Small companies may become large as a result of additional assets recognised under the new lease standard
11 January 2019 | Minutes to read: 2

Small companies may become large as a result of additional assets recognised under the new lease standard

By William Buck

All Australian business leases will be subject to new accounting rules from January 1 2019, which could have significant impact on an entities overall financial position.

Cate Pozzi, Senior Manager Network Risk, at William Buck Chartered Accountants and Advisors, says under the new rules a small proprietary company meeting the gross assets test may mean they become a large proprietary company – even with the Australian Government’s proposed changes to raise financial reporting thresholds for proprietary companies by 2020.

“The Australian Accounting Standards Board have released new standards for all entities who have any form of lease. The changes are significant, containing new definition of lease, that will impact on financial statements, even with the government’s proposal to increase reporting thresholds” says Cate Pozzi.

“Under AASB 16 Leases, the current distinction between finance and operating leases will no longer be applicable for lessees, rather, lessees will apply a single accounting model for all leases,” Cate says.

“This model will recognise that at the start of a lease, the lessee must obtain both a right-of-use asset, an intangible asset and a lease liability, which may ultimately impact on the statement of profit or loss, statement of financial position and statement of cash flows.”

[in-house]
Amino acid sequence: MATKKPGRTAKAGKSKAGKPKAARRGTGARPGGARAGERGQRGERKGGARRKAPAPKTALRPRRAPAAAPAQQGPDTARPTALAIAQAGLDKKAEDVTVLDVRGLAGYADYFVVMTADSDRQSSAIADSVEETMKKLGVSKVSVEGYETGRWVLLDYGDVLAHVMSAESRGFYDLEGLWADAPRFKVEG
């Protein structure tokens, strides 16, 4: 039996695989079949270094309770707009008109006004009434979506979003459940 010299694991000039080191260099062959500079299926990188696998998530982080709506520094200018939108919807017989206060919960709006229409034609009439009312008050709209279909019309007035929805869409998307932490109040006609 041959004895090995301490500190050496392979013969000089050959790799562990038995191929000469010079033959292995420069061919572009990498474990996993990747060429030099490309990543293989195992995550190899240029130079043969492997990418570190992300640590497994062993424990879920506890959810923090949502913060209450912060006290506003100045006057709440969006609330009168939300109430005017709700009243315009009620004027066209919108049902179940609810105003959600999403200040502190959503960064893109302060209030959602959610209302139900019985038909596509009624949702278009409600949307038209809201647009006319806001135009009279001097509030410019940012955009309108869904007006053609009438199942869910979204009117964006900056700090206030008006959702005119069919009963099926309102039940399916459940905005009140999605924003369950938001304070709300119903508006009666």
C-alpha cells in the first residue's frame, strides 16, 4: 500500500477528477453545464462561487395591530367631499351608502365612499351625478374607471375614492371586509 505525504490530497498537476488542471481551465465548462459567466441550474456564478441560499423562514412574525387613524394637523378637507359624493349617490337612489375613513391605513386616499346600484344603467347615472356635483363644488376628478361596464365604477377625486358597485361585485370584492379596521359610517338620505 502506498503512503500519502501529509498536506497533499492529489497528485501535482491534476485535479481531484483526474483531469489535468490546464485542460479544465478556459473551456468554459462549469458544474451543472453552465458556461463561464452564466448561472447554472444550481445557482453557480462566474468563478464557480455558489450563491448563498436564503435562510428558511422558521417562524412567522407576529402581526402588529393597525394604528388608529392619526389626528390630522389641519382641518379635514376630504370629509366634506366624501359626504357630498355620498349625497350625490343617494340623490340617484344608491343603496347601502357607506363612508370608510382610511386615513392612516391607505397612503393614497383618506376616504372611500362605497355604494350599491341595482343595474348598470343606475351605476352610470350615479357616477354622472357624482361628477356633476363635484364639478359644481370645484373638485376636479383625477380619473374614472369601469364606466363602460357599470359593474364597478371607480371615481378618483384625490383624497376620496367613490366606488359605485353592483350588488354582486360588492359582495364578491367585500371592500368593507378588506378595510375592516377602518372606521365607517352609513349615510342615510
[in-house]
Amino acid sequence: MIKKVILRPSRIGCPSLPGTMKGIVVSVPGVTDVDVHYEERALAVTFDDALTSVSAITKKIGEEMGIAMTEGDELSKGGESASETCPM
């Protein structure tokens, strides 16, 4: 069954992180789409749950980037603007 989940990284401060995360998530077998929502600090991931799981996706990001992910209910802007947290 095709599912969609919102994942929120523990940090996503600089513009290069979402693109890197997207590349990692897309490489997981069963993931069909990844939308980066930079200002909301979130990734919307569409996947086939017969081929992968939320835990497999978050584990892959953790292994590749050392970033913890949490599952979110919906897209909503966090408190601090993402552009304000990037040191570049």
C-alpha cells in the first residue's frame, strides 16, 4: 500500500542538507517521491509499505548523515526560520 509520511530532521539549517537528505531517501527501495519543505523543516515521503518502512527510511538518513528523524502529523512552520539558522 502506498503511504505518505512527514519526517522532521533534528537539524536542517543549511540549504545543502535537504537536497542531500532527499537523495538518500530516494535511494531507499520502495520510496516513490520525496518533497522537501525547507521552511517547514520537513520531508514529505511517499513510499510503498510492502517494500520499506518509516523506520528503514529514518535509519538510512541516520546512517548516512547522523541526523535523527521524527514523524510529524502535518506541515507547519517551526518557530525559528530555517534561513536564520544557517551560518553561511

“What this means is the right-of-use assets may well see a smaller company meet the gross assets test for being a large proprietary company – raising concerns for not just accountants and auditors, but also CFOs and boards.”

Cate says entities will need to act now, by looking at all their systems and processes including performance measures based on profit and bank loans and covenants.

“While there are some exemptions, they are limited. Entities must recognise assets and liabilities arising for all leases,” Cate Pozzi says.

“Entities will need to look at the way they renumerate staff – for example bonuses – and its effect on EBITDA and recalibrate those performance measures based on profit,” says Cate.

“Given that there will be changes to the tangible or intangible asset, working capital or gearing ratio, bank or loan covenants may also need to be amended.”

Cate says the changes to lease accounting definitions and thus accounting standards under AASB 16 Leases, will apply to financial years beginning on or after January 1, 2019.

“The main implications are that while cash flows won’t have changed, how they will be classified in the statements of cash flows will. For the statement of financial positions, net assets will be affected and for the statement of profit and loss interest and amortisation expenses will now be included rather than a lease expense and the expense is higher at the beginning of the lease rather than being straight-lined,” Cate Pozzi says.

Cate says these changes will also affect sale and leaseback accounting and the transfer of assets in a sale.

“There are transition options, the main thing for entities to remember during the transition is to apply the same accounting rule consistently to all leases in which they are a lessee,” Cate Pozzi says.


For More Information on the Lease Accounting Standards click here

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